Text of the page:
It occurs to me as I continue to look at my life as objectively as possible that I often hold myself to unreasonable standards of perfection. As much as meditation has softened me to situations and other people, I continue to take an unforgiving approach to my own thoughts, experiences, and even my own body.
The following is a pact I have made with myself to practice imperfection, to embrace the things about my real life I often try to strong-arm into compliance, and to be gentler with my own damn self. Please feel free to add your thoughts or to create your own pact:
- I will no longer, at a distance of a quarter-inch from my bathroom mirror, try to rid my skin of every last blackhead, flake of dry skin, and stray hair that may or may not exist
- I will not try to “make good time” everywhere I go
- I will not maniacally remove an otherwise fine manicure because of a microscopic chip nor will I discard articles of clothing because of pulls, small holes, and other minute imperfections; rather I will wear both with pride
- I will not scuttle after every Darwin-colored tumbleweed of cat hair that rolls across our matching hardwood floors
- When I step on a piece of cat food, people food, cat litter, or other unidentified object, I will not obsessively retrace my steps with a dust buster
- I will not try to anticipate every food, beverage, and entertainment need of my significant other, cats, or houseguests; rather I will place the onus on them to “use their words”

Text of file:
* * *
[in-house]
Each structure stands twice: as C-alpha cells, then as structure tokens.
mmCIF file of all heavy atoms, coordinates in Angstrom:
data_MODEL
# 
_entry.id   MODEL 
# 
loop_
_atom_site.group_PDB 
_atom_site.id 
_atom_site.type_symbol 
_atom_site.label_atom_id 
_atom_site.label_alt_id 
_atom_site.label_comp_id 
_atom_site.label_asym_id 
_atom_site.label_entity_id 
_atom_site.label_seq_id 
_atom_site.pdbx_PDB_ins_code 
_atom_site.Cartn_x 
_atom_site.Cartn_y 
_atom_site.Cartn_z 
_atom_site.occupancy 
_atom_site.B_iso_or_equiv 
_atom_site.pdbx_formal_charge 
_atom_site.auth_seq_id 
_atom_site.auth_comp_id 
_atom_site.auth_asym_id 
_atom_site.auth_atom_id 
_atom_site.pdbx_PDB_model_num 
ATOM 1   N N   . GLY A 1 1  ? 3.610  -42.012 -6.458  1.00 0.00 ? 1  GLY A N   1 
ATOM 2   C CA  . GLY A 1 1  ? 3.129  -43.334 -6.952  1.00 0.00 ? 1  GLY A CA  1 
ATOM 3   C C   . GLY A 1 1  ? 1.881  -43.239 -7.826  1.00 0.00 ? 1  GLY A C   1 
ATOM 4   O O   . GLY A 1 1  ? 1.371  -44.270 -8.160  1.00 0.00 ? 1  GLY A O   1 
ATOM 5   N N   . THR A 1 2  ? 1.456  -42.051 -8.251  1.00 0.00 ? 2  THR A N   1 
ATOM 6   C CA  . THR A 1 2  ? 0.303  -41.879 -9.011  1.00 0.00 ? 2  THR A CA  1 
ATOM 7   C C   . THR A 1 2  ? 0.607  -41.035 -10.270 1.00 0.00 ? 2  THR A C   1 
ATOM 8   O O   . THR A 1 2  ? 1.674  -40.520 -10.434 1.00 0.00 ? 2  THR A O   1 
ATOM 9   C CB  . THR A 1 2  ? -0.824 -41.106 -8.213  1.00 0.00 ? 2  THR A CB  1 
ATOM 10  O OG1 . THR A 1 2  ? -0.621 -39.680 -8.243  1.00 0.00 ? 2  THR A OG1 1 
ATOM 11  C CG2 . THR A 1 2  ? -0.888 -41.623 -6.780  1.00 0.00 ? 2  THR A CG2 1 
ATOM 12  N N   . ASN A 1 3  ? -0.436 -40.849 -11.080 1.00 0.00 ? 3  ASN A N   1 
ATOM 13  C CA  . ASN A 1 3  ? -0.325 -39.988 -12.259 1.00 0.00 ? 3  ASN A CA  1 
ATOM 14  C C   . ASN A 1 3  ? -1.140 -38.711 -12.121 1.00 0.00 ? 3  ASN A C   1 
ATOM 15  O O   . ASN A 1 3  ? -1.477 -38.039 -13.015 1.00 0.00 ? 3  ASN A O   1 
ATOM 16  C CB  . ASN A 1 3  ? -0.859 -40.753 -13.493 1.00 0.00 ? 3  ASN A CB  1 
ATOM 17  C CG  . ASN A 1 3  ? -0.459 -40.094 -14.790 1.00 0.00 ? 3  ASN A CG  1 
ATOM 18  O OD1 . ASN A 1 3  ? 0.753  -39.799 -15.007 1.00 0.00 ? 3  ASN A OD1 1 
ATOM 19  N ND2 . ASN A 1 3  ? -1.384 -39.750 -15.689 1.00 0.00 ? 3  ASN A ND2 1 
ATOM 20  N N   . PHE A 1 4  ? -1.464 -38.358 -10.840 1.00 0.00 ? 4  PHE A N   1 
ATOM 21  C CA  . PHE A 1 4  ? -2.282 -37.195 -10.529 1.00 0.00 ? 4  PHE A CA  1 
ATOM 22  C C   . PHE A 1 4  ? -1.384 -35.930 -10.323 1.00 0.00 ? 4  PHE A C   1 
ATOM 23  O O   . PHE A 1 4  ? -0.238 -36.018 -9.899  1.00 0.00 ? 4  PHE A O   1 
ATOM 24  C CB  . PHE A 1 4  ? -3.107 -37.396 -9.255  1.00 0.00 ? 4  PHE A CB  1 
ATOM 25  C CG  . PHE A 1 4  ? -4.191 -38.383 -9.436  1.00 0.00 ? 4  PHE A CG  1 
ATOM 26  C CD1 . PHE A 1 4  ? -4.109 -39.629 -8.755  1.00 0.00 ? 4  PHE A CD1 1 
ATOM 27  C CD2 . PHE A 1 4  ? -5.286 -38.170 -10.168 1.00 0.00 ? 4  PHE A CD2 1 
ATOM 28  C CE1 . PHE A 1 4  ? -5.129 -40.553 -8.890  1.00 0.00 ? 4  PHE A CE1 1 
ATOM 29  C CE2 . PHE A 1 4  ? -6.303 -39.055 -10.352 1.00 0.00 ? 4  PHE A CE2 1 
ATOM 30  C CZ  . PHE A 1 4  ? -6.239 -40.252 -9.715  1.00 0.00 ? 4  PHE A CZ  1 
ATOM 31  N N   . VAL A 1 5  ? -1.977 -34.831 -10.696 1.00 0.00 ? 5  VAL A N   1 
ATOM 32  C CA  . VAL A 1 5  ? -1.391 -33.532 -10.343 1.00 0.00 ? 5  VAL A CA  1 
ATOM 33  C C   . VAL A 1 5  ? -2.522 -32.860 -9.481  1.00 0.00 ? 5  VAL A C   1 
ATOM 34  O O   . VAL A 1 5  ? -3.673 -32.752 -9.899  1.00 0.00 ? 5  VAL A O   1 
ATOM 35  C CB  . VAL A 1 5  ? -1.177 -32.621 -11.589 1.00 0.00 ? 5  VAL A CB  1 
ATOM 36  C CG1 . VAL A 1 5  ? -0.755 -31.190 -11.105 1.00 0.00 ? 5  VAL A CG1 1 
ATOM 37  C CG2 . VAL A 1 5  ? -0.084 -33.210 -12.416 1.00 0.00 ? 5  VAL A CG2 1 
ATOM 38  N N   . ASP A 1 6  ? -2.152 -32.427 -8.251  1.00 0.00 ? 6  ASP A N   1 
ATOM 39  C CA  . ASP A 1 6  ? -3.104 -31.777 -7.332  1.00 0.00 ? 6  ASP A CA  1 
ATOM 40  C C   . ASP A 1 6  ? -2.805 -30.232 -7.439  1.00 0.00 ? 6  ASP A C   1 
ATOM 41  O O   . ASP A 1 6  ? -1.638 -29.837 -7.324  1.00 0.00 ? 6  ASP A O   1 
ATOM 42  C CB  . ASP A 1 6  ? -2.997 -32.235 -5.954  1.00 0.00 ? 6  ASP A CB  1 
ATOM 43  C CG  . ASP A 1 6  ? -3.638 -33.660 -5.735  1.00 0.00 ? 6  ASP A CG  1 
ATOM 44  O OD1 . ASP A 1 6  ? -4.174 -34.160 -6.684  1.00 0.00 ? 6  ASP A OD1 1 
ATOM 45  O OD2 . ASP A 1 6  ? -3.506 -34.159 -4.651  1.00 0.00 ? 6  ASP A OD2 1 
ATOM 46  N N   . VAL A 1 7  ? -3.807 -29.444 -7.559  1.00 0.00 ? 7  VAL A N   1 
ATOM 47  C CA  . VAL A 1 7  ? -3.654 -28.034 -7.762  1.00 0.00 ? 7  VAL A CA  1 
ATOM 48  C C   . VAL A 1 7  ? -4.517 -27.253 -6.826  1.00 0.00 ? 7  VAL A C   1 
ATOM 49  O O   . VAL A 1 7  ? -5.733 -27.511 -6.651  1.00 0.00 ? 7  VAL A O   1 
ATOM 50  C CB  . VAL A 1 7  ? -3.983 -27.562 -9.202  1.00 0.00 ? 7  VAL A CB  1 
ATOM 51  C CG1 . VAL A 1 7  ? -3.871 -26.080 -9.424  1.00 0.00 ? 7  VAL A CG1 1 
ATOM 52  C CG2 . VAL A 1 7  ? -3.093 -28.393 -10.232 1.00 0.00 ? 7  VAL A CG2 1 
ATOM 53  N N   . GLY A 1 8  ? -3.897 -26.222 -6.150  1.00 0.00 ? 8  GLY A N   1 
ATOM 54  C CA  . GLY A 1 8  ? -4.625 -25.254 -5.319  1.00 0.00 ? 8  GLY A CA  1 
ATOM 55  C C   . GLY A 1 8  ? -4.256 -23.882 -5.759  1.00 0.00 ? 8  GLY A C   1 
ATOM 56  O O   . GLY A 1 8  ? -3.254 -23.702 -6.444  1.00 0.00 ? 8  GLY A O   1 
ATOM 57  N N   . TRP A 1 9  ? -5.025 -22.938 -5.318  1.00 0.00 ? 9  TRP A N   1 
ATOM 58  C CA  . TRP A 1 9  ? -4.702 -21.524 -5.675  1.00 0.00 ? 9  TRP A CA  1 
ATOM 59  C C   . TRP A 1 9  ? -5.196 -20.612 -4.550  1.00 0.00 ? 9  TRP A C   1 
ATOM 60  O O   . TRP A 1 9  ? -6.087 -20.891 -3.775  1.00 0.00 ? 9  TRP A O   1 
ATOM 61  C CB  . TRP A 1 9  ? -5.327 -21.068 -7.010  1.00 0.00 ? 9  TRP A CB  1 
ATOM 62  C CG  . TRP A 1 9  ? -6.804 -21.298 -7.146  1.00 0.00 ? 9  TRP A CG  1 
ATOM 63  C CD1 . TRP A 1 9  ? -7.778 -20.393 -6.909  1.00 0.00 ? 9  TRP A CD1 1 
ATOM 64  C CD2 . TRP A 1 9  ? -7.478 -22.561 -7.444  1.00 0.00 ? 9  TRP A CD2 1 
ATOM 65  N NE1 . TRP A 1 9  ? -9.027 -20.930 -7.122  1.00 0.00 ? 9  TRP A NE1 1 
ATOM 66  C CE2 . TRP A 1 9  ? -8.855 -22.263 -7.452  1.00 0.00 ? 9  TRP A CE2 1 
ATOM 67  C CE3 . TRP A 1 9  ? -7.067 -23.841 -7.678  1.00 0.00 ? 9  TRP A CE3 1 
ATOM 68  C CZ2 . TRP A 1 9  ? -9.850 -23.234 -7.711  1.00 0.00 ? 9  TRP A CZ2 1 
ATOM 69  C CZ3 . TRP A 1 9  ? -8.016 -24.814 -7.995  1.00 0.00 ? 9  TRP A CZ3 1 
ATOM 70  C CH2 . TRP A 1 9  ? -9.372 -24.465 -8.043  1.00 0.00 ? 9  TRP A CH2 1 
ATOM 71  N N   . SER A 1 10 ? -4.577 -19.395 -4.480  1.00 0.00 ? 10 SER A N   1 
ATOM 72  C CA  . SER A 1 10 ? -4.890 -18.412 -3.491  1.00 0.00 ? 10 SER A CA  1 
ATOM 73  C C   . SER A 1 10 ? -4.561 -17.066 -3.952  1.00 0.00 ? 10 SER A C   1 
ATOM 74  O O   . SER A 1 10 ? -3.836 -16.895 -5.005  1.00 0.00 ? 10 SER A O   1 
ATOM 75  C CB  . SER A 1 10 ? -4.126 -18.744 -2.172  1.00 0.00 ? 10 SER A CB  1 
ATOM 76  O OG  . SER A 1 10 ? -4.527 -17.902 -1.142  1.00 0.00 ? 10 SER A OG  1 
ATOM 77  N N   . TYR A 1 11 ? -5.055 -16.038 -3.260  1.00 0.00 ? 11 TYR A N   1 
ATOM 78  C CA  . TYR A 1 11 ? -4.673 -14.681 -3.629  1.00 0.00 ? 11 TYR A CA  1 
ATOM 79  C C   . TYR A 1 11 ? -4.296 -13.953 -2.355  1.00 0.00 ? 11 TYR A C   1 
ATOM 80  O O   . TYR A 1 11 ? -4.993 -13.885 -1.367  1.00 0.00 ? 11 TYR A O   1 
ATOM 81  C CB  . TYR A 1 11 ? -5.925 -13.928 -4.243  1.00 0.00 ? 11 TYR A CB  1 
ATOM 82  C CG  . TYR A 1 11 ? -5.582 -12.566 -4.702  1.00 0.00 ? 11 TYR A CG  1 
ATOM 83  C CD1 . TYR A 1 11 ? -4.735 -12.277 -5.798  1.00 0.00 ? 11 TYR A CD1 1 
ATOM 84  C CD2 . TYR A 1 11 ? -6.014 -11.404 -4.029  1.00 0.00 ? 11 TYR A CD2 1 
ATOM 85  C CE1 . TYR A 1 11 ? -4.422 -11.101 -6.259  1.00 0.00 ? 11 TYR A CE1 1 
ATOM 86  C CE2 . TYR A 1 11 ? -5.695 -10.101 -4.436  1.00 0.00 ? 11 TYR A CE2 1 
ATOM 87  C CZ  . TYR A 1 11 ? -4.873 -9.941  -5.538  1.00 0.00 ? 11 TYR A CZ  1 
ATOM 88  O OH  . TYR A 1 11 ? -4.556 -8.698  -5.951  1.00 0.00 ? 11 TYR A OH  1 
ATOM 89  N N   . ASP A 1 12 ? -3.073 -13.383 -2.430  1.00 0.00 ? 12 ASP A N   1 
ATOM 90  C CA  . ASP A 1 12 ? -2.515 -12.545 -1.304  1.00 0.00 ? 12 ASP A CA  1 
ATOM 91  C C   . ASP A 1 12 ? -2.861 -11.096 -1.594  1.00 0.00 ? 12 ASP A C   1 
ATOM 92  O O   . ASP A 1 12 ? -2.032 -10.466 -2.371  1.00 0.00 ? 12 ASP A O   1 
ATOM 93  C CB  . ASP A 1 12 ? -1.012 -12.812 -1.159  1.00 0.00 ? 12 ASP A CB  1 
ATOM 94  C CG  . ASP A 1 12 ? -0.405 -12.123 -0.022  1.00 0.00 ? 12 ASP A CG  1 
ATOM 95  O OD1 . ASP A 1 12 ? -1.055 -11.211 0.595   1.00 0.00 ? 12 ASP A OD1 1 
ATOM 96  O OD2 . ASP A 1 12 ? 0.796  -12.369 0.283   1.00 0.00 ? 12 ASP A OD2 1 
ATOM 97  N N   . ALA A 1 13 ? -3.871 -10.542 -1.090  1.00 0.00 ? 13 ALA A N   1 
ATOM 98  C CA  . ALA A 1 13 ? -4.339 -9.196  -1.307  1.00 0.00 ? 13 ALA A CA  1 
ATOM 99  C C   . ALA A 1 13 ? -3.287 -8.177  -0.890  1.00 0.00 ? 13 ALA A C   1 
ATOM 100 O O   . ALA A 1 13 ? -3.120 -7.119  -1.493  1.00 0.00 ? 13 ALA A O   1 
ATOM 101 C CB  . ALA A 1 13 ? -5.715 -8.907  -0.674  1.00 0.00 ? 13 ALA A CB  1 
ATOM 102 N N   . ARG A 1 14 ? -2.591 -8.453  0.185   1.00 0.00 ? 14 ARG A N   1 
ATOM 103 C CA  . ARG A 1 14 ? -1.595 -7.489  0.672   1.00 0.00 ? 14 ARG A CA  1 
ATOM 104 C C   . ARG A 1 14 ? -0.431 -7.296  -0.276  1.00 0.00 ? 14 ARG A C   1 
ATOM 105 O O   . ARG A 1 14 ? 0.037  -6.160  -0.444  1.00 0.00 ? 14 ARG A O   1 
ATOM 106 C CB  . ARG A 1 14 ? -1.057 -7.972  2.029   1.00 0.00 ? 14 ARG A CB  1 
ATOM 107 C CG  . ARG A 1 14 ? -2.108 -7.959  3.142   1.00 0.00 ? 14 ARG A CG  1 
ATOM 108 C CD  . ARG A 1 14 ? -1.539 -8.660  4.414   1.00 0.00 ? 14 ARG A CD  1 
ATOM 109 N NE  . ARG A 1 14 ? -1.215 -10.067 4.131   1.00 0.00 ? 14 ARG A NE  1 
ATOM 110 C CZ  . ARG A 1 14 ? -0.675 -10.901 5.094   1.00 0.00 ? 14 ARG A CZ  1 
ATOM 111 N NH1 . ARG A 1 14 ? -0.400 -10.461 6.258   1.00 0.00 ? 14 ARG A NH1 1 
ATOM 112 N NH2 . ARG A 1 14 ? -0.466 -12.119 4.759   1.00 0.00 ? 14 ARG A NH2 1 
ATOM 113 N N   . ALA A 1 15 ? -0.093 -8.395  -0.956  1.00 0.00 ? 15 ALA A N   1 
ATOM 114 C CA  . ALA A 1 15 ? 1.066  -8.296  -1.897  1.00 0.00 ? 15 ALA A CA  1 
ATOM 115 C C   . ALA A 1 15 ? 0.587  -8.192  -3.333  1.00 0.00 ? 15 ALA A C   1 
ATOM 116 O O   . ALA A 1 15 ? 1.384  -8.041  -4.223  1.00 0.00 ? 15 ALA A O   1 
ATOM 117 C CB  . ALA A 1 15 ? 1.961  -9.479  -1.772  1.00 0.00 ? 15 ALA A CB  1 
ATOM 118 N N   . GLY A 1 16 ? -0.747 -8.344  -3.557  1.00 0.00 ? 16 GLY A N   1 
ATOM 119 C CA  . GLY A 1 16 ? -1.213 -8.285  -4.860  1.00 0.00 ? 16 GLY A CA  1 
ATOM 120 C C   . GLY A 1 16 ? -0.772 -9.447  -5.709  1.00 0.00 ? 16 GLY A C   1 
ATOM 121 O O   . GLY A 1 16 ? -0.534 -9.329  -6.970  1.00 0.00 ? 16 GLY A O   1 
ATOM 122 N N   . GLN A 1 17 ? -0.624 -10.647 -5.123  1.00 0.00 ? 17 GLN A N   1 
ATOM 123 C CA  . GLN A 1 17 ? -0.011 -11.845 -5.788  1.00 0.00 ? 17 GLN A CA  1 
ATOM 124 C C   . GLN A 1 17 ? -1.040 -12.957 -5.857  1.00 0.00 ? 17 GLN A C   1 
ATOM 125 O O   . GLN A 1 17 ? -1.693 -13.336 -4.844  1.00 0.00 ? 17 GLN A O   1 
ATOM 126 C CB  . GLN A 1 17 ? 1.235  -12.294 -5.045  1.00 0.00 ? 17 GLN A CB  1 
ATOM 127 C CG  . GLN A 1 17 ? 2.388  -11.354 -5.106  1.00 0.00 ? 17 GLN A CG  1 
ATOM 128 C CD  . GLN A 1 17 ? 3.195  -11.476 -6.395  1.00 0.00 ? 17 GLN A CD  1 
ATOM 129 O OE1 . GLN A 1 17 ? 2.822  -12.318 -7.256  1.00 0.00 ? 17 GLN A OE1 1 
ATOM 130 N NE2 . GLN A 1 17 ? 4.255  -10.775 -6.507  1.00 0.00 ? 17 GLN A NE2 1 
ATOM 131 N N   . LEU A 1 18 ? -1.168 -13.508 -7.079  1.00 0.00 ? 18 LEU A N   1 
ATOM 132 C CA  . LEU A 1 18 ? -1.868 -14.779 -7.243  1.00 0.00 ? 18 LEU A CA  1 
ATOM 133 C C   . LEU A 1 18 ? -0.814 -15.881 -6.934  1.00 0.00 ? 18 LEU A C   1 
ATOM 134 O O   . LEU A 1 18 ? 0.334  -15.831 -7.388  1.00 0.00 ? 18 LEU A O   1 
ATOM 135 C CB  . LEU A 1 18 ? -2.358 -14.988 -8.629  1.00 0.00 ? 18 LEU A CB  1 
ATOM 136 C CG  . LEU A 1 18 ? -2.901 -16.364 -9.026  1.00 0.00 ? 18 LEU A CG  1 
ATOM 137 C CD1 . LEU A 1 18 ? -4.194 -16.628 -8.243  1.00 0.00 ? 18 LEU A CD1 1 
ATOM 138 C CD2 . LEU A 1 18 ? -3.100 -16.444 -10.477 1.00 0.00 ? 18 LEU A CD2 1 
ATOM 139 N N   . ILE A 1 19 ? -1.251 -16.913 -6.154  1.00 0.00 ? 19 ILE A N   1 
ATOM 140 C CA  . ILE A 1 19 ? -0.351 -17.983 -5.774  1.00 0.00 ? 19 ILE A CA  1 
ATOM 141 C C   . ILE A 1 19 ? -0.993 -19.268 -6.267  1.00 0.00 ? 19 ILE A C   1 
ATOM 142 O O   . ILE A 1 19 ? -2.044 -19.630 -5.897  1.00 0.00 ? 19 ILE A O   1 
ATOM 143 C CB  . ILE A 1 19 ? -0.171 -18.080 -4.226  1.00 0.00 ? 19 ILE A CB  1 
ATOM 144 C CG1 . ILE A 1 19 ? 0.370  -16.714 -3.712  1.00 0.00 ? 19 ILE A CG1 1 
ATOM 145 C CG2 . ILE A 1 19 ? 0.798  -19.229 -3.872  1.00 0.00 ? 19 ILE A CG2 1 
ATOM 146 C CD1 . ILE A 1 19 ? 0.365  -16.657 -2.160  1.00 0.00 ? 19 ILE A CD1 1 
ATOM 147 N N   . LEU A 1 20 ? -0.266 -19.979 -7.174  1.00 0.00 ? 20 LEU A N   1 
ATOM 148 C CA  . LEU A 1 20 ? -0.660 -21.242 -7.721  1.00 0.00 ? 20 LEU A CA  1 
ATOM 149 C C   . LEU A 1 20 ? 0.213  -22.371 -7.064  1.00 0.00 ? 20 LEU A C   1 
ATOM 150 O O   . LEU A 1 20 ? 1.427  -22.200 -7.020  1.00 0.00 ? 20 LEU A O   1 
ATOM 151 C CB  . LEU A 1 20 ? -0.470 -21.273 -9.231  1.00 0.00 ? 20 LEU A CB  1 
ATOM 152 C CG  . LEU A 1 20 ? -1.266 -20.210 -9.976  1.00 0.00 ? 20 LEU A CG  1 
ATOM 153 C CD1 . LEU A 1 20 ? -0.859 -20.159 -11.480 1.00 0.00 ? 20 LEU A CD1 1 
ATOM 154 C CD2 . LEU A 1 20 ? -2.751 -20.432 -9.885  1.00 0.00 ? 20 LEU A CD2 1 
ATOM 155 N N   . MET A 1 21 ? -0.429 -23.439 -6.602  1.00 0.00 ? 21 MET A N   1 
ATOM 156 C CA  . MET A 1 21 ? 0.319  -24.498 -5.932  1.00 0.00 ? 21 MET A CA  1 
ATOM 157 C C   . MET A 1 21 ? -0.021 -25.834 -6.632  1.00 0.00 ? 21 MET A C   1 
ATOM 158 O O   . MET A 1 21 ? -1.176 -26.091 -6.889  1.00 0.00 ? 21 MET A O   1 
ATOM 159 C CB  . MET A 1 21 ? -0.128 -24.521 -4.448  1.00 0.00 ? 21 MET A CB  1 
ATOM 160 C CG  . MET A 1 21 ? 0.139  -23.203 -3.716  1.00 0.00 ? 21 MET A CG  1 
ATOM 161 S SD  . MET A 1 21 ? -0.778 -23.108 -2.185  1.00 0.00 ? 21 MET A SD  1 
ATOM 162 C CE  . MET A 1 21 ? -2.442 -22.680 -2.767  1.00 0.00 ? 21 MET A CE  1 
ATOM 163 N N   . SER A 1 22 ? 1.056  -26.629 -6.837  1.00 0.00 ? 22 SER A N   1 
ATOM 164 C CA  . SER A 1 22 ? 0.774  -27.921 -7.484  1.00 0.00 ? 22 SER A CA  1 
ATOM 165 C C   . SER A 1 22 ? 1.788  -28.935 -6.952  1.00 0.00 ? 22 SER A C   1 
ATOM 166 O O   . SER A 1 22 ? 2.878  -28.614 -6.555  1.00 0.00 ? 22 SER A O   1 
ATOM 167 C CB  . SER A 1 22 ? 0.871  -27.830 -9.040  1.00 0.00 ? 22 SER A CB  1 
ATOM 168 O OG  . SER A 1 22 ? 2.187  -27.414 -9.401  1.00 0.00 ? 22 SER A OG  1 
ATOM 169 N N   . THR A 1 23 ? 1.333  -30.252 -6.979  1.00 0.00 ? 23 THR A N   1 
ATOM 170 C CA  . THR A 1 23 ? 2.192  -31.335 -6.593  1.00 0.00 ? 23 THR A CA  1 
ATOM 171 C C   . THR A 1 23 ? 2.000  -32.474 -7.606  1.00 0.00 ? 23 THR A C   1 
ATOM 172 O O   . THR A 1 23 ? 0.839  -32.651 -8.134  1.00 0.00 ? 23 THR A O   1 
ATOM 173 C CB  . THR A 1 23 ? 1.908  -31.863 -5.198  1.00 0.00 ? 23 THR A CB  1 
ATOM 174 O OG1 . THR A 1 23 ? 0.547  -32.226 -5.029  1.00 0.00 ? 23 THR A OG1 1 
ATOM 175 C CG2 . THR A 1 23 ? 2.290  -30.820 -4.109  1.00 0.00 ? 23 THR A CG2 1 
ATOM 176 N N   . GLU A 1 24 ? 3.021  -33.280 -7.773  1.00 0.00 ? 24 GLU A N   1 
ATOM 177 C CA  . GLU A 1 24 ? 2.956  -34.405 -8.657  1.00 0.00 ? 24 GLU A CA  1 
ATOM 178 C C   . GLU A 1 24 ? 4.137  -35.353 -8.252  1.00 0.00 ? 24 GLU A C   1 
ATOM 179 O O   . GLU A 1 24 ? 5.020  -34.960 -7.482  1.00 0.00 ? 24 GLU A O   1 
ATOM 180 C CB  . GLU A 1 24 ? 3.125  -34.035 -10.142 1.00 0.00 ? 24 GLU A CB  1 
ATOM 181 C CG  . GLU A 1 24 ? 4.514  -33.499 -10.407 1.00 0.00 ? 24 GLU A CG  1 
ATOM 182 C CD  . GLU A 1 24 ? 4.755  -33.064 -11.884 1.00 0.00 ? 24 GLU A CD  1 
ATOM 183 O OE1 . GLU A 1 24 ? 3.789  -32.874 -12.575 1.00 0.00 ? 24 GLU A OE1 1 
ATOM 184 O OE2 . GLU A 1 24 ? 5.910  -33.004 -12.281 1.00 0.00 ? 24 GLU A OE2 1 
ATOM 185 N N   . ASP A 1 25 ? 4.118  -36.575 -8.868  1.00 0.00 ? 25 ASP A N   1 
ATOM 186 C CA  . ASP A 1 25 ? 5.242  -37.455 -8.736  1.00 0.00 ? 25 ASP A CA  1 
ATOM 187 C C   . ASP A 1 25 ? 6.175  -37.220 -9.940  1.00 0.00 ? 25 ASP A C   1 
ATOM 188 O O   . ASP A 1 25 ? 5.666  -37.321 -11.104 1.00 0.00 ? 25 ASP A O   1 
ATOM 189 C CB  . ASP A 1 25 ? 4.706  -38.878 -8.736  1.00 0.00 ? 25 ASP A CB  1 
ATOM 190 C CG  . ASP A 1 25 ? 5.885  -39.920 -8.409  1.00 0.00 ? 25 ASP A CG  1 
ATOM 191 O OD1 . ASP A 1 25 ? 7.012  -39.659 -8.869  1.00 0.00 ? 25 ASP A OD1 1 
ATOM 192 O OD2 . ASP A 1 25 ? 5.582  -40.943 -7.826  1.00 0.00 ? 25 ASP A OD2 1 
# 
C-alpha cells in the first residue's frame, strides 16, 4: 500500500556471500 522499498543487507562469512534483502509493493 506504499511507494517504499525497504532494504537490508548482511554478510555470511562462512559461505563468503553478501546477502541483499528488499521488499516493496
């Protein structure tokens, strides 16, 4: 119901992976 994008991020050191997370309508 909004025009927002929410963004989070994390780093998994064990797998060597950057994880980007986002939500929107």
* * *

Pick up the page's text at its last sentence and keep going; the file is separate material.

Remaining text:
- I will (try very hard to) not obsess over the size, shape, and texture of various parts of my body
- I will not chase with a lint roller anyone who sits on our cat-adored couch
- I will not insist on finding a 10th way in which I will practice imperfection
yes, someone once said to me, that “we are all perfectly imperfect” and that is reassuring thought :)
Perfectly imperfect. I’ve got that one down pat!
Let me know if you want any help with this. I’m really good at imperfection :-)
Thanks for the offer!
A few of these really “hit home” with me, even though I know better.
We’re all works in progress, right??
Contemplating the inevitability of death can reduce the importance of perfection. I have to remind myself day in a day out that this is all an illusion.
That’s what it all comes back to, right?
I couldn’t agree more. Contemplating death and impermanence makes me a more peaceful and kinder person.
This is a great practice for me too. I often drive myself mad over the minutia, and so much of the time — it’s just not worth it. Thank you!
Another way to fill in the “spaces” and avoid just being
Think a lot of the drive for our need for physical/social perfection comes from the fear of being judged, so we judge ourselves first. Also, think our ego demands perfection, to twist us into a knot to it. I’m aghast that as a practitioner, I allow my vanity to rule my perceptions.
I hear ya, but rather than being aghast, I wonder if it’s possible to use this very situation to begin to soften towards ourselves? At least I feel that is what my most wonderful meditation instructor would suggest.
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